Mark McCloskey Makes Major Announcement on 'Tucker Carlson Tonight'

The already crowded field of Republicans hoping to replace Missouri’s senior U.S. senator Roy Blunt in next year’s midterm election has grown by one more candidate, with St. Louis trial lawyer and accidental 2A activist Mark McCloskey announcing his decision to run for the seat on Tucker Carlson’s show Tuesday evening.


I’ve always been a Republican, but I’ve never been a politician,” he told Carlson.

“God came knocking on my door last summer disguised as an angry mob, and it really did wake me up.”

And he added: “They (voters) don’t want any more posers and egotists and career politicians going to DC.”

While McCloskey isn’t a career politician, he and his wife Patricia haven’t exactly shied away from the political spotlight since they were arrested and charged with unlawful use of a weapon and tampering with evidence after that angry mob descended on the couple’s private neighborhood last summer, prompting the pair to stand in front of their home with guns in hand to ward off any damage to their property. The couple spoke at the 2020 Republican National Convention, and even though their criminal case hasn’t yet gone to trial, there have been signs over the past couple of months that McCloskey was weighing a Senate run next year.

In a video McCloskey posted on his Twitter account Tuesday evening, McCloskey declared that, just as he stood up to the mob last year, now he wants to “take that stand for all of us.”


McCloskey and his wife are set to go to trial in November on the felony offenses, and while a criminal trial in the midst of a Senate campaign wouldn’t normally be ideal for any candidate, McCloskey will likely benefit from the media attention that’s sure to come. He also doesn’t have to worry too much about the outcome, since Gov. Mike Parson has already vowed to pardon the couple if they’re convicted on the charges.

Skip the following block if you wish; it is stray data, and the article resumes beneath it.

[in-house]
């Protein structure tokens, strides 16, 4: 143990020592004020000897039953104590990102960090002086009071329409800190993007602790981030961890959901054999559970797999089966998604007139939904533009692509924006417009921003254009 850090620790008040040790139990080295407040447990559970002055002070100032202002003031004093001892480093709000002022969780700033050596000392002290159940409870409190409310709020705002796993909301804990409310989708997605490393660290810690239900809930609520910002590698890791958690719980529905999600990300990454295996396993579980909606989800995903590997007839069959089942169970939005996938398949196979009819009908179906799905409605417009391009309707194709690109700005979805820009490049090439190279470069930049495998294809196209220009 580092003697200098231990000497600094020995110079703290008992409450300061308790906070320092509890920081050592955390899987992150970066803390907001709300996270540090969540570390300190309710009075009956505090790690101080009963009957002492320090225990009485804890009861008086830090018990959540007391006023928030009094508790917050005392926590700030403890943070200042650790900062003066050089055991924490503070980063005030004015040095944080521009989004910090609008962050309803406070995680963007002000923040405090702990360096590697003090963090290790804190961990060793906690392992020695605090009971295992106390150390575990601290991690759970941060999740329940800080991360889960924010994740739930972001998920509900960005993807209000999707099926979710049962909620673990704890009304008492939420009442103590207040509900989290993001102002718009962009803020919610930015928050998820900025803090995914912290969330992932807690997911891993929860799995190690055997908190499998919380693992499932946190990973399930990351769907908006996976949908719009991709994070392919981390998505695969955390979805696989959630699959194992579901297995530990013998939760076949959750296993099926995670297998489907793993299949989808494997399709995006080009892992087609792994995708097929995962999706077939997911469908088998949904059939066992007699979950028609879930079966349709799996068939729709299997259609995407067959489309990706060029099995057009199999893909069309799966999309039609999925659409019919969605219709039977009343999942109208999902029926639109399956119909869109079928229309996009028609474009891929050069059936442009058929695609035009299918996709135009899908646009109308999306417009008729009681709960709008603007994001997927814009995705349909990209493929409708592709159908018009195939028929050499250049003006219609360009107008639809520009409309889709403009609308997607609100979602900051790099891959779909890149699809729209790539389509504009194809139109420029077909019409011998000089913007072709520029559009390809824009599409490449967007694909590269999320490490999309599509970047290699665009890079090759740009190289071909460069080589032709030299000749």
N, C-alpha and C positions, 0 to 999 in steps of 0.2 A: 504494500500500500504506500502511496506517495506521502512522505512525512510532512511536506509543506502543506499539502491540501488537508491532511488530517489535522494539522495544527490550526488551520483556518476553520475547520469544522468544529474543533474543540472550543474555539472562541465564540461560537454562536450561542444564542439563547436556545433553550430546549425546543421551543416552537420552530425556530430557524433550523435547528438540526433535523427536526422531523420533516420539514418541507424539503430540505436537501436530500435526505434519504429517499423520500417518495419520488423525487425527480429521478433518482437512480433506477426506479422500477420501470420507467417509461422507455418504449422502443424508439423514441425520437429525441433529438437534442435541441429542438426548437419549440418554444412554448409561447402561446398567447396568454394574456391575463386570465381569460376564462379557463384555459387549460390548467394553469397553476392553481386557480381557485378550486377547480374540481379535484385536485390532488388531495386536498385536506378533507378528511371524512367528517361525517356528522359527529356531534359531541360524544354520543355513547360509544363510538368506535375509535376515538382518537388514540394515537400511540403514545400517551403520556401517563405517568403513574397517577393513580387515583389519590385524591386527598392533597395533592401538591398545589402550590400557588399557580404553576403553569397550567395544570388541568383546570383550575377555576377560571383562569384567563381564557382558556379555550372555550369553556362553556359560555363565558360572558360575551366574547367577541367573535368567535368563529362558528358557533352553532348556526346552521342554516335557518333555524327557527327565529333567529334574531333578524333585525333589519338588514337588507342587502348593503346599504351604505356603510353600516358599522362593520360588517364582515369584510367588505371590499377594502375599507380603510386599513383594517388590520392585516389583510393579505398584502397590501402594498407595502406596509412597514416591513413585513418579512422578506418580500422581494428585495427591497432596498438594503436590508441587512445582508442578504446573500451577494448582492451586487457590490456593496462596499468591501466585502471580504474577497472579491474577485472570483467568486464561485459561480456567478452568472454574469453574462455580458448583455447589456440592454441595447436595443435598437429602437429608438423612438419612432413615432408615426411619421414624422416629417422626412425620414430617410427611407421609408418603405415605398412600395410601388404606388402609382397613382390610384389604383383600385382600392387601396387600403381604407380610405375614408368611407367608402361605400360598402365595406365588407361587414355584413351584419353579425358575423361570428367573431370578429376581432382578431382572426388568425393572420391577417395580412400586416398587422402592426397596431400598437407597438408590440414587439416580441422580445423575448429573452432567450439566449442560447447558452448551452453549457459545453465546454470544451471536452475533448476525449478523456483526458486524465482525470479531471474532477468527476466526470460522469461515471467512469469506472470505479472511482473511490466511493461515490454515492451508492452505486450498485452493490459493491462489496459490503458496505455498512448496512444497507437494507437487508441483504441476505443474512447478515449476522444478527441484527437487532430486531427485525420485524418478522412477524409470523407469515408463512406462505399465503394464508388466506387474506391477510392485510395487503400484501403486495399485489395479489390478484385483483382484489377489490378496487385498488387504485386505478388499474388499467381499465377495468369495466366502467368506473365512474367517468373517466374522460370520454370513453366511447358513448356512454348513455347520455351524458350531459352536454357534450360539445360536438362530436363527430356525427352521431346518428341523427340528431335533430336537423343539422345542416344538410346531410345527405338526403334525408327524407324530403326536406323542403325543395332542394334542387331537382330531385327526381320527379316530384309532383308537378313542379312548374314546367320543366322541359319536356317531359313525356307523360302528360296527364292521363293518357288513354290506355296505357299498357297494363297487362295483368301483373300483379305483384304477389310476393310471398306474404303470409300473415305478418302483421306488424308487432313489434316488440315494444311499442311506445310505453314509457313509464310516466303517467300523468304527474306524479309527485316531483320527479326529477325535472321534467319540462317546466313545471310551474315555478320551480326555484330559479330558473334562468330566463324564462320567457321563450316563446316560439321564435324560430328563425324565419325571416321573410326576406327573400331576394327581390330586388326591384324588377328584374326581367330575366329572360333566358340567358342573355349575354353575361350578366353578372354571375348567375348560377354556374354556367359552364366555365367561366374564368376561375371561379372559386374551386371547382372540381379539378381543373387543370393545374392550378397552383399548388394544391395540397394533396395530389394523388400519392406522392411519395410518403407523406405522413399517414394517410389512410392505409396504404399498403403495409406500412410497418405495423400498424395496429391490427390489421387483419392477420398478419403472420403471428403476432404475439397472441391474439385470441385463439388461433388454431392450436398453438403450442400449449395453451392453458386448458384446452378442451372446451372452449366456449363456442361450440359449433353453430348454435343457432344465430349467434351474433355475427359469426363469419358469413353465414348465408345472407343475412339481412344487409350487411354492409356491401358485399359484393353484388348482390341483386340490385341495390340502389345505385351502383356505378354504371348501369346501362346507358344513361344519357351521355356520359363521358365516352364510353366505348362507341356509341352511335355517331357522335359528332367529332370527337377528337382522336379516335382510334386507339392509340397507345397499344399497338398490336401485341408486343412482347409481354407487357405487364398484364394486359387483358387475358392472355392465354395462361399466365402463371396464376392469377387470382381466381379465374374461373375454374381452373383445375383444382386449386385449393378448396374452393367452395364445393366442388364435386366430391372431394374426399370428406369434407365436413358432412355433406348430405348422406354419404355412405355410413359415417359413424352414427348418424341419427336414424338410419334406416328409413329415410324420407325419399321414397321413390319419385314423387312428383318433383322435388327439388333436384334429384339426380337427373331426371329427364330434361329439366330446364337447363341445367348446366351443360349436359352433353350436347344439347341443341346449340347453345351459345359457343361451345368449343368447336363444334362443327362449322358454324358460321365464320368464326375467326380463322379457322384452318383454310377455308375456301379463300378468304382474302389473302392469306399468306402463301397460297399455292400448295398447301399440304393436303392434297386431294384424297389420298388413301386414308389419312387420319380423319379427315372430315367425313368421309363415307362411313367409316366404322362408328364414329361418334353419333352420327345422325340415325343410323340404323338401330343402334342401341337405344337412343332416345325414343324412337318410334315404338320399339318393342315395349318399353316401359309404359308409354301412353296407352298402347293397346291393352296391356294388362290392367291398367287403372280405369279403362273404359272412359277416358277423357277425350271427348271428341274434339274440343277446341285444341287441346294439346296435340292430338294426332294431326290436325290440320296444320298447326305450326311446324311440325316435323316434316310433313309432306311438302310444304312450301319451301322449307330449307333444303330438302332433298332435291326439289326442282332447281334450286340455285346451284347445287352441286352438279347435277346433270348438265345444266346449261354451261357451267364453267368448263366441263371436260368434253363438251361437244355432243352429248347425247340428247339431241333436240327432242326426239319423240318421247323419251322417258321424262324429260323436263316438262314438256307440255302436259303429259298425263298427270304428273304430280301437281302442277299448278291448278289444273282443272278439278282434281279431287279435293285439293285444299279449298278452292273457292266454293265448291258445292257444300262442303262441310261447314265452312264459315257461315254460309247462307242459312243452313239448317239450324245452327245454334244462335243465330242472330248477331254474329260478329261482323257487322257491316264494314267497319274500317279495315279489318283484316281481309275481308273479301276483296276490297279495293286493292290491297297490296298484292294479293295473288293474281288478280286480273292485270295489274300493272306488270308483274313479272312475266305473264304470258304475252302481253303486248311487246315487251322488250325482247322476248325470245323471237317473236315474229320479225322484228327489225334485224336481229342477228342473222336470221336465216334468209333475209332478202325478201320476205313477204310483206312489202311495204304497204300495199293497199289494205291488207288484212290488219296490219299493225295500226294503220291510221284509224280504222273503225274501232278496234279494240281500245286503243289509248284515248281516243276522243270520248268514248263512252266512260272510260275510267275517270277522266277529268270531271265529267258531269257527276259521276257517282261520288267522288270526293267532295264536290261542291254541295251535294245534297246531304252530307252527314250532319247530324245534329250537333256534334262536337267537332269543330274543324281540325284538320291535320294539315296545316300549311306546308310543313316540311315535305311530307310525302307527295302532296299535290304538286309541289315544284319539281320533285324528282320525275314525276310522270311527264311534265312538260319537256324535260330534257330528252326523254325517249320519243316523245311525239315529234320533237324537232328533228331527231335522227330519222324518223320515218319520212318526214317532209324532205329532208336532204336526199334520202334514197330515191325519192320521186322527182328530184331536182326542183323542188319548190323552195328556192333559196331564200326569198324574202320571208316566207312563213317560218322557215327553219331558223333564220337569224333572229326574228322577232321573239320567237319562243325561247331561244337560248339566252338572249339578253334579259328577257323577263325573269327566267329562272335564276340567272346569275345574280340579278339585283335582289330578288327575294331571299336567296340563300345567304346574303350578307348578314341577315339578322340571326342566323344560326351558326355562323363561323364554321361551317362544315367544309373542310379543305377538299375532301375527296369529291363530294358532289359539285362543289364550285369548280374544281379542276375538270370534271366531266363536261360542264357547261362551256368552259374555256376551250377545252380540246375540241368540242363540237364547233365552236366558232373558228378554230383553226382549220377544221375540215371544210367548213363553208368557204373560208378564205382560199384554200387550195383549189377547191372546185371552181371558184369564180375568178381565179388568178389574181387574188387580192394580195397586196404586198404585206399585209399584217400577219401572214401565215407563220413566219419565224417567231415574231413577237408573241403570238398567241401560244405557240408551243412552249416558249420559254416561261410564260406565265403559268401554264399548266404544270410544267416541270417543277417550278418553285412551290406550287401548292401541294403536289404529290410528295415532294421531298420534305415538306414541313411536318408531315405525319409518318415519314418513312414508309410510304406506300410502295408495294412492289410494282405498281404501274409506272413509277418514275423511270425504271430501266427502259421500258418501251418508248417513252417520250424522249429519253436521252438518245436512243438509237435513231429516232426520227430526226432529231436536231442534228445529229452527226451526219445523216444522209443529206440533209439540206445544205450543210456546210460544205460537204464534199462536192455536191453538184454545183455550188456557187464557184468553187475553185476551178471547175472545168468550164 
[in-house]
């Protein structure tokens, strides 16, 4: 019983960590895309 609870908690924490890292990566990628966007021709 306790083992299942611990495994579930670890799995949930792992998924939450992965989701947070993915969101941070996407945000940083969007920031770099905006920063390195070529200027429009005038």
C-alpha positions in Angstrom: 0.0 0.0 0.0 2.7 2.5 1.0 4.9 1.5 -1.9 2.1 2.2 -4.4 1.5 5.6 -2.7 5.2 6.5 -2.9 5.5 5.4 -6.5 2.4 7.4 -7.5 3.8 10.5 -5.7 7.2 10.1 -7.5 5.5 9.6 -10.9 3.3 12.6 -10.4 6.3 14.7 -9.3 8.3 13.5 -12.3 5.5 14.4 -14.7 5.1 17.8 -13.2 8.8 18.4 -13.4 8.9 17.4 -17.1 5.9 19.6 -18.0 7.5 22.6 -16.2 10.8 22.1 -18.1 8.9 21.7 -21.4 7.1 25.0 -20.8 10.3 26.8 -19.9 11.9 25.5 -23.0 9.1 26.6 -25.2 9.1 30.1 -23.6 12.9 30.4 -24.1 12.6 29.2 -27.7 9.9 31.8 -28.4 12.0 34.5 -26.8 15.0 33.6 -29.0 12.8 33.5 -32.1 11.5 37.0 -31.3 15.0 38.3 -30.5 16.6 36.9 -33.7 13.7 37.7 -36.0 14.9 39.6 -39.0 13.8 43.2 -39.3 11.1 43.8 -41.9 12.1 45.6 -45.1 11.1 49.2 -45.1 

Missouri Attorney General Eric Schmitt has also tried to intervene in the case to dismiss the charges, but so far has been unsuccessful in his attempts. Schmitt himself is a candidate for the open seat, along with former Missouri governor Eric Greitens. As The Hill reported last month, many Republicans in the state aren’t exactly thrilled that Greitens, who was forced to resign his position as governor, is trying to launch his political comeback with a Senate campaign.

“The political reality on the ground here in Missouri is that if Republicans want to run the risk of losing this seat, then there’s a real possibility for that if Eric Greitens were to win the primary,” said Gregg Keller, a Missouri-based Republican strategist.

Among those in Trump World who have already backed Greitens’s campaign are Rudy Giuliani, the former New York City mayor and Trump’s personal attorney, former Interior Secretary Ryan Zinke and former Trump adviser Sebastian Gorka.

His allies have signaled that they believe an endorsement from Trump himself is imminent, though people familiar with the former president’s thinking say that he’s likely to remain on the sidelines for now.

The nightmare scenario for Greitens’s Republican critics is that a splintered GOP primary field could allow the former governor to win the nomination with only a plurality of support. They fear that by nominating Greitens, Republicans would give Democrats a key opening in a state that has lurched to the right in recent years.

“If you have a few people in the race, you get into the scenario where he could potentially win the thing with 25 to 30 percent of the vote, and that would put the seat firmly back in play for Democrats,” Keller said.


Schmitt is likely to be the choice of most establishment Republicans in the state, while Greitens and McCloskey will be competing for the affections of the MAGA wing of the party. Greitens has already announced Kimberly Guilfoyle will serve as the national chair of his Senate campaign, but I suspect that McCloskey may have more grassroots appeal to the populist wing of the Missouri GOP than Greitens. It will be interesting to see if McCloskey is able to draw public support from others inside Donald Trump’s orbit, as well as what Trump himself might do. So far he’s not announced his support for any candidate in the primary, and may end up doing what he did in Virginia; issuing an endorsement after the gubernatorial primary was over and a candidate has been selected.

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